24. Coining the Term
French researcher Dr. Bernard Heuvelmans coined the term “cryptozoology.” He used it in his 1955 book On the Track of Unknown Animals. However, Heuvelmans himself credited the term to a student, Ivan Sanderson, who had used it a few years earlier. Regardless of who used it first, Heuvelmans dedicated his professional career to the study of cryptozoology. Imagine inventing the job you spend your life doing!
25. Hunting Bigfoot
The Bigfoot Field Researchers Organization began in 1995 and is the largest organization of its kind. The BFRO is a virtual community of scientists, journalists, and specialists of many different backgrounds. Their mission is to solve the mystery of Bigfoot and find conclusive proof of its existence. With enough time, maybe one day they will!
26. Sinking the Submarine
In 1918, near the end of WWI, a British service ship patrolling the North Atlantic off the coast of Ireland discovered the German submarine UB-85 floating on the surface. The sub’s captain, Gunter Krech, swore under interrogation that they had surfaced the night before to recharge when something rocked the submarine. They then saw a creature emerge from the Black Sea, “a strange beast with a small head, glistening teeth, and a horny skull.”
The creature attached itself to the starboard bow, and the sailors started shooting at it until it returned to the ocean. However, it stayed long enough to damage the forward deck plating, preventing the craft from submerging. No official mention of the creature exists in naval documents, but who would have believed it anyway?
27. What’s the Difference?
Most people think that Bigfoot, Sasquatch, Yeti, and Abominable Snowman are all the same thing, but that isn’t technically true. Sasquatch is another name for Bigfoot, and the same goes for the Yeti and the Abominable Snowman, but Bigfoot and Yeti are not the same. The biggest difference between them is regional: The Yeti is from Asia, and Bigfoot is native to the Pacific Northwest. Bigfoot is also mostly a 20th-century phenomenon, while tales of the Yeti reach back centuries.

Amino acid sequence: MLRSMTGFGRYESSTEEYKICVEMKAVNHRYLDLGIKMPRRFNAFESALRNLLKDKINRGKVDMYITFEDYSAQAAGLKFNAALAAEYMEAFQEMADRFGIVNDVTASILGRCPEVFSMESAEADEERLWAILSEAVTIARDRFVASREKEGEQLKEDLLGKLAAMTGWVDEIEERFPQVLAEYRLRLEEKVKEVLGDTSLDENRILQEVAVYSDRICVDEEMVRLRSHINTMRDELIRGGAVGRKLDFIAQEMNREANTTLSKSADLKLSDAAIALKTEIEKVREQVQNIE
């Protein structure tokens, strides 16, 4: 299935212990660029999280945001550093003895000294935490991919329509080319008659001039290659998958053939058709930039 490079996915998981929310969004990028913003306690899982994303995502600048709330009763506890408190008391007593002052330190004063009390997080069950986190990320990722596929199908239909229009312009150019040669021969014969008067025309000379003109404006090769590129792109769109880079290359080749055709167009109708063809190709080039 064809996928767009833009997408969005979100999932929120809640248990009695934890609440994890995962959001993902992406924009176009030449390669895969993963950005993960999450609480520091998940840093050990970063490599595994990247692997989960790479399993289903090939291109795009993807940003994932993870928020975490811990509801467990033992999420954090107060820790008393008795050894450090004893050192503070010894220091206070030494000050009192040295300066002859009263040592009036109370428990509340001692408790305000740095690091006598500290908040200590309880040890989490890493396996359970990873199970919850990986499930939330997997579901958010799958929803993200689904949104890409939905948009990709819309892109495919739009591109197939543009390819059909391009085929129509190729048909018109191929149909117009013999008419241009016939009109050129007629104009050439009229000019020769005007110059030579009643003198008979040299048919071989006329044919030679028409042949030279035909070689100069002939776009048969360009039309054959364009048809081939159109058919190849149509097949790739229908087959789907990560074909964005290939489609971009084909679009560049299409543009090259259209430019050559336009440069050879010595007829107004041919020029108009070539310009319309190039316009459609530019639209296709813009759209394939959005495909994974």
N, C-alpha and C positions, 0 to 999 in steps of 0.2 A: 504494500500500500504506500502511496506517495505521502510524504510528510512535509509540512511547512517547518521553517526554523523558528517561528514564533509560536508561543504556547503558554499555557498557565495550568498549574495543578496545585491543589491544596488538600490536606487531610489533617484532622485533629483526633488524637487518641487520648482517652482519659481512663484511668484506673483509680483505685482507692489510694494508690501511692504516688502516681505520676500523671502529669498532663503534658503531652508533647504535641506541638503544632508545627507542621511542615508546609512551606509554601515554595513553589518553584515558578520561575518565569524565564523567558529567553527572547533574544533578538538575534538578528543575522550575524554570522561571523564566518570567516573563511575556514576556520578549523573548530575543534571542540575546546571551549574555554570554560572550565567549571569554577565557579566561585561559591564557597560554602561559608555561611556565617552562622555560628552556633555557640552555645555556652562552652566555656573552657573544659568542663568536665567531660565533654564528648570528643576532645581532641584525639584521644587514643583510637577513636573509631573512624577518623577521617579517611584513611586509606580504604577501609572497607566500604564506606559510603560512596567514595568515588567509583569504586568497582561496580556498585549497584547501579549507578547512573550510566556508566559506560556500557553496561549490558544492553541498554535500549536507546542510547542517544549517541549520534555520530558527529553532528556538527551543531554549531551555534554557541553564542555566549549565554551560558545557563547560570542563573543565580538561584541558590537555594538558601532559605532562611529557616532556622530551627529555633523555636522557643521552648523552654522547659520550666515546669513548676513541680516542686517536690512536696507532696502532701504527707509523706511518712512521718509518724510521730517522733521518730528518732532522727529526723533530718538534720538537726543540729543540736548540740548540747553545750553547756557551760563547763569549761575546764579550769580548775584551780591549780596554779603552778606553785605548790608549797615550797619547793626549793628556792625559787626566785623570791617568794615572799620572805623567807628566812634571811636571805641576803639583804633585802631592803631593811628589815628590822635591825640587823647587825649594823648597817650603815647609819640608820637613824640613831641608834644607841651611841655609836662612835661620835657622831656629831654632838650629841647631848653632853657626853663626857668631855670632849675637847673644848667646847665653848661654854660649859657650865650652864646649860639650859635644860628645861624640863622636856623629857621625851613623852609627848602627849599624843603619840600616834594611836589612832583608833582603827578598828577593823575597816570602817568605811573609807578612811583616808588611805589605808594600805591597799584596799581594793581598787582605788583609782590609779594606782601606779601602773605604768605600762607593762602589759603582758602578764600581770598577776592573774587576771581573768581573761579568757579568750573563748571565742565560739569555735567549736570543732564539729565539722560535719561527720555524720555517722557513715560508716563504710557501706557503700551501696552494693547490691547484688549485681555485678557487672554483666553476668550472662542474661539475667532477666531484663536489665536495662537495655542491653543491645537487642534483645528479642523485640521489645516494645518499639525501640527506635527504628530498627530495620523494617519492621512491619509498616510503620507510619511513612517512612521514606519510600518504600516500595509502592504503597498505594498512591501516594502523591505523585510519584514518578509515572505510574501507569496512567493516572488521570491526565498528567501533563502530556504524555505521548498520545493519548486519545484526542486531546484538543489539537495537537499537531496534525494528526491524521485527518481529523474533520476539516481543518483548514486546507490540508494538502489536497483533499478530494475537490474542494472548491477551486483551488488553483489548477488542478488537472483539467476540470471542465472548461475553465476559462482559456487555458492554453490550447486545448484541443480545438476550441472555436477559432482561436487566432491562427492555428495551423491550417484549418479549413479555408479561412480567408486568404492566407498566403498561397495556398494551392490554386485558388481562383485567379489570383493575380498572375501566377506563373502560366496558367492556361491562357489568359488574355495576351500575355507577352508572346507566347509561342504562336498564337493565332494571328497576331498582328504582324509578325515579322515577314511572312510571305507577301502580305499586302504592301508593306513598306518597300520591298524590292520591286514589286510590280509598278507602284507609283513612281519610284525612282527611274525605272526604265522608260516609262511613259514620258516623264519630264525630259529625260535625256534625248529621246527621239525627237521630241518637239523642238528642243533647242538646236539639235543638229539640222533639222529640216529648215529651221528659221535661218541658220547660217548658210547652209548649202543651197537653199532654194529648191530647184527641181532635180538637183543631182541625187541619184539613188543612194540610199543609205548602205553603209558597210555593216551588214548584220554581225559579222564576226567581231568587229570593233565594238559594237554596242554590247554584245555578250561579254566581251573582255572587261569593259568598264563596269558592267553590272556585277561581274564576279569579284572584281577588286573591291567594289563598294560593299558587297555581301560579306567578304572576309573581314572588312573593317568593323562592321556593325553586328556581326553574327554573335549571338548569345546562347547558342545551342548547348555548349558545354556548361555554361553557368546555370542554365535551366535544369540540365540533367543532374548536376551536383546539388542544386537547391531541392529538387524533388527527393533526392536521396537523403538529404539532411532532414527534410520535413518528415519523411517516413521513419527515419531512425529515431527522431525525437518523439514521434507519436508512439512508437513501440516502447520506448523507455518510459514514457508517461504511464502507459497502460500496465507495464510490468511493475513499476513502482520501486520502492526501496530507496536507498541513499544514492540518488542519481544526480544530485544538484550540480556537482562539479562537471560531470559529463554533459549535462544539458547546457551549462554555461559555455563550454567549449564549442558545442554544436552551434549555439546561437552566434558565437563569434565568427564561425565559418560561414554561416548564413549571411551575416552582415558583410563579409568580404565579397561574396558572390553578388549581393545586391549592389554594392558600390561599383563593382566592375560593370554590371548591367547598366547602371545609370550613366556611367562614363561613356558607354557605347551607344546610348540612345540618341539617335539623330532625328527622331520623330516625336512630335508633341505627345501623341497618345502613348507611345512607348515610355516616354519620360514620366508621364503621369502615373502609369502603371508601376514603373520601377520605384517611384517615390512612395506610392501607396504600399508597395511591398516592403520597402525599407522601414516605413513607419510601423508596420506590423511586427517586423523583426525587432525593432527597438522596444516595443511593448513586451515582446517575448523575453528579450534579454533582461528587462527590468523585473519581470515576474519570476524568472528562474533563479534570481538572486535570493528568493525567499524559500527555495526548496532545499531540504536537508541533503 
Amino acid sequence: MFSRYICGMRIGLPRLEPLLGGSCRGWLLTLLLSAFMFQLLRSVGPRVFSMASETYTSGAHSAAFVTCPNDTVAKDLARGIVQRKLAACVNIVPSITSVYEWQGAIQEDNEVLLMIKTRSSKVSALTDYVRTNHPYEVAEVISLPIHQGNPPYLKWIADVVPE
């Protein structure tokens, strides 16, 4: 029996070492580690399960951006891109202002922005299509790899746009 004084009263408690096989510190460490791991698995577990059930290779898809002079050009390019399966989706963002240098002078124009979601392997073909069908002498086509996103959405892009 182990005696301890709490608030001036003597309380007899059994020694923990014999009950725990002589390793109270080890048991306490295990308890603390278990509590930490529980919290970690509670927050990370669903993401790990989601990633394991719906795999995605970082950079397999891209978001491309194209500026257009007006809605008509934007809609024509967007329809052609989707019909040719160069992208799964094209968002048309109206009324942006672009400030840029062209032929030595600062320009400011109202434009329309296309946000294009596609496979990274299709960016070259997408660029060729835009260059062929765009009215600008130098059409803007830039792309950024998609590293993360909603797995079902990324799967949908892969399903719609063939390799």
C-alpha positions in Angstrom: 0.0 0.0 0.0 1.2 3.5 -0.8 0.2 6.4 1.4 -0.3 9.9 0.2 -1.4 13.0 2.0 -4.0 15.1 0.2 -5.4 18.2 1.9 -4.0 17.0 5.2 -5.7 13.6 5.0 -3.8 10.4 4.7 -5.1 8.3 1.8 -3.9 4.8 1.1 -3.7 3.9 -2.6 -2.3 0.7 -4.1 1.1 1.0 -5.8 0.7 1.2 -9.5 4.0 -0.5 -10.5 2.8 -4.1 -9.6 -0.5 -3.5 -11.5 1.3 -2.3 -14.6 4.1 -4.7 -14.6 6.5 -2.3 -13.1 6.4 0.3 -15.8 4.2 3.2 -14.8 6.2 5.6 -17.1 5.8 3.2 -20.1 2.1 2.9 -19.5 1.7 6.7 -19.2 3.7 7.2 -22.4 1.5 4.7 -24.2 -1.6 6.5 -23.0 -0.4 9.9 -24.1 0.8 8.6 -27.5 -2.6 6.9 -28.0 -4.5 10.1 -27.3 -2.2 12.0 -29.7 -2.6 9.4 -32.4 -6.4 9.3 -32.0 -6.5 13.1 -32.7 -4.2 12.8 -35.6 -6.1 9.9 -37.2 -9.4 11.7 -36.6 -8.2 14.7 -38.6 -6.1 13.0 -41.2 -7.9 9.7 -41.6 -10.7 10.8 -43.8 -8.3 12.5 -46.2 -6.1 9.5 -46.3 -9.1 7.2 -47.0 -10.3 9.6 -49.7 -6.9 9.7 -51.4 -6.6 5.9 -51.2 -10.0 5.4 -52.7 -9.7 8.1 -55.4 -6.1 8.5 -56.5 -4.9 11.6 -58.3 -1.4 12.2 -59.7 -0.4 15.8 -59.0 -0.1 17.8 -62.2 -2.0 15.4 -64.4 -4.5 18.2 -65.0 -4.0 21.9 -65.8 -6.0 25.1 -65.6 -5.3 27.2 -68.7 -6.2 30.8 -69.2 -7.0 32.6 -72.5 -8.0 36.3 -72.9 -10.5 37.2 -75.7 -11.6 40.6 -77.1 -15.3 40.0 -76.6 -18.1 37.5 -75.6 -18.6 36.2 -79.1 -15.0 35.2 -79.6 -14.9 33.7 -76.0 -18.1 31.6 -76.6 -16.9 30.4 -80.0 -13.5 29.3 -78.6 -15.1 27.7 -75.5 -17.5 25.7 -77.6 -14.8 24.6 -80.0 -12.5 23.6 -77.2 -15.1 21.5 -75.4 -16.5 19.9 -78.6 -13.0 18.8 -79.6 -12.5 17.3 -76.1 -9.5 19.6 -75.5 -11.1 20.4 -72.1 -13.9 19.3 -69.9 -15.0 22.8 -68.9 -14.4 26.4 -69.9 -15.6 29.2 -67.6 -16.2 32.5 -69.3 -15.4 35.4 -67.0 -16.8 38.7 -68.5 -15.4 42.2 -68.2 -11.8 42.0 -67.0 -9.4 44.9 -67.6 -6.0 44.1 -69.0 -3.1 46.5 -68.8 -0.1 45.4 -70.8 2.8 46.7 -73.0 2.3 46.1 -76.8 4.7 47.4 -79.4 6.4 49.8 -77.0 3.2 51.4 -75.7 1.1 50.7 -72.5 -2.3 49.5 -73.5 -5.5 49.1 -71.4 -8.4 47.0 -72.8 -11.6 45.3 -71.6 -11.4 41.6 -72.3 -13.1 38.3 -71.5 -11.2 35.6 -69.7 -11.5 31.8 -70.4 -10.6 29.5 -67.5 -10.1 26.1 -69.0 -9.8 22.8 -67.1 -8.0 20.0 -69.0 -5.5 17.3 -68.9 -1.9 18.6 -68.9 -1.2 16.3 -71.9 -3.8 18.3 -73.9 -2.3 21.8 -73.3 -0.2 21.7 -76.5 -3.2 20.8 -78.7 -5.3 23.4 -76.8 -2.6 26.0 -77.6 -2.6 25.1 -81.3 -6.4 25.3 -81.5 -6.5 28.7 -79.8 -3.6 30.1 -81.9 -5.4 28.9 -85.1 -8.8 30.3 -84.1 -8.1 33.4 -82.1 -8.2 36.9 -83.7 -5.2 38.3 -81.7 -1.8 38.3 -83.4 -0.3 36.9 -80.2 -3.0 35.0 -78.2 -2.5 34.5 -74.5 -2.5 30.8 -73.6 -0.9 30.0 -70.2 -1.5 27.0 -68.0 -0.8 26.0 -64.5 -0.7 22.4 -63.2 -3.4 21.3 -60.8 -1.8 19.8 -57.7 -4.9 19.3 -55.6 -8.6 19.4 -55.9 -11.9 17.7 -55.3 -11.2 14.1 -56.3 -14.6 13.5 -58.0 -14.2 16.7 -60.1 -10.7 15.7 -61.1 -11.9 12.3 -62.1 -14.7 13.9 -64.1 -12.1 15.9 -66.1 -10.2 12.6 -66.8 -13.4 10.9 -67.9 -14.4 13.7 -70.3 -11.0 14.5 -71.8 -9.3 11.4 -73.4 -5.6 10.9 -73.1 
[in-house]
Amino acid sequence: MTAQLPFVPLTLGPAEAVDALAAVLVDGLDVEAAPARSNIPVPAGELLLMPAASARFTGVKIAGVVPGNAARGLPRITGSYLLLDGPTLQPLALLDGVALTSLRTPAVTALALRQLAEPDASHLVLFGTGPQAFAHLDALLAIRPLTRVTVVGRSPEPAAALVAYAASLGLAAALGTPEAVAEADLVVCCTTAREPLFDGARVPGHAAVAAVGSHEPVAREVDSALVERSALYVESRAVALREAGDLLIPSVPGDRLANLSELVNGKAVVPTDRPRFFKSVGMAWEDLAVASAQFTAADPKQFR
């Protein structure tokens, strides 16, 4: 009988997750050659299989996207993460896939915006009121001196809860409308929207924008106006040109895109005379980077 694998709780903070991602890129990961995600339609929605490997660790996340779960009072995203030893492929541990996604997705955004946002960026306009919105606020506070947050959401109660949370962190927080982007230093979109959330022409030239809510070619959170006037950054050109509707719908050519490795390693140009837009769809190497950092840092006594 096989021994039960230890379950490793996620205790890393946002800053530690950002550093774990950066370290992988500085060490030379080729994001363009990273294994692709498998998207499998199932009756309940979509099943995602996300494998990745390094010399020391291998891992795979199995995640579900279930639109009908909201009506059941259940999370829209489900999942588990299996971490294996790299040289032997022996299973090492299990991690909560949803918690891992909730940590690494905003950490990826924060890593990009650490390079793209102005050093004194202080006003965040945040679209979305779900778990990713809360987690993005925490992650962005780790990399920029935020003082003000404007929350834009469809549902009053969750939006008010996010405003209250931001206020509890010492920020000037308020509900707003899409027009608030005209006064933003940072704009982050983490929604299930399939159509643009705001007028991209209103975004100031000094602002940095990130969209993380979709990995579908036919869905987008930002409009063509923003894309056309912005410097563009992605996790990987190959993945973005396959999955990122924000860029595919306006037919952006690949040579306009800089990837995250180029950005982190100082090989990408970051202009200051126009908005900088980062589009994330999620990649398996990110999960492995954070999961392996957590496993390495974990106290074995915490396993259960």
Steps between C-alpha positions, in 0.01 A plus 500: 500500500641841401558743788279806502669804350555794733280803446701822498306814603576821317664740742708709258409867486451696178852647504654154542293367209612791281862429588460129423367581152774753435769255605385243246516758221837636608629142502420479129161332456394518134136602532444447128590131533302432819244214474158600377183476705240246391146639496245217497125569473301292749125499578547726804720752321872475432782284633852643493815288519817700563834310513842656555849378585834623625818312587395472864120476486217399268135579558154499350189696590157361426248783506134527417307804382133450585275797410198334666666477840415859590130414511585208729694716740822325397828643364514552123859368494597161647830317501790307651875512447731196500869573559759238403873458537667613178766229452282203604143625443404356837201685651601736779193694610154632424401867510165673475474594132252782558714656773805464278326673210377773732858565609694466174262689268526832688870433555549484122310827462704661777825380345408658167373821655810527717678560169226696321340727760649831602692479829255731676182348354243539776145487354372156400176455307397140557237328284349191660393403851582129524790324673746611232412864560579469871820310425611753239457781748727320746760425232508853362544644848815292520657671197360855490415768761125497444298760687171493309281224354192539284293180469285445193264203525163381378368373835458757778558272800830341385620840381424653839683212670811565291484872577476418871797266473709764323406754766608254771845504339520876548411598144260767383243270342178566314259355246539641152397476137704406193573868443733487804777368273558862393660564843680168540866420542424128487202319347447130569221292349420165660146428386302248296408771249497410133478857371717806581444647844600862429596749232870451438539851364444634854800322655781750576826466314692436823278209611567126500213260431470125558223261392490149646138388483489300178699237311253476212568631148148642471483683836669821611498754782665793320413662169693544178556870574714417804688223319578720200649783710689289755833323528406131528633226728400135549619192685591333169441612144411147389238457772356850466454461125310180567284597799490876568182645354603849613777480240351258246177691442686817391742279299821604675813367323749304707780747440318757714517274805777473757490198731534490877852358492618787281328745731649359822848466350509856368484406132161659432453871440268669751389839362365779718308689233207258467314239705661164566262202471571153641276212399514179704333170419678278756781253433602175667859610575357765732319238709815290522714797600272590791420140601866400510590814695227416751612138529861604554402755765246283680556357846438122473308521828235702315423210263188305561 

However, some cryptozoologists believe that they are all the same creature and that Yeti simply migrated to North America, but that seems highly unlikely. At least, more unlikely.
28. Lizard Man
It was the middle of the night when 17-year-old Christopher Davis blew a tire while driving home in rural North Carolina. He pulled over to the side of the road to change it, and just as he finished, he heard a loud thump. Suddenly, a terrifying creature charged toward him and the car. He narrowly managed to get inside and close the doors before the creature jumped on the roof. He described the beast as bipedal, covered in green scaly skin, with three clawed fingers on each hand and red eyes.
Police investigated and found nothing, but they did see the damaged door mirror and claw marks on the car. People still report sightings of the lizard-creature to this day, so maybe it wasn’t just a figment of his imagination.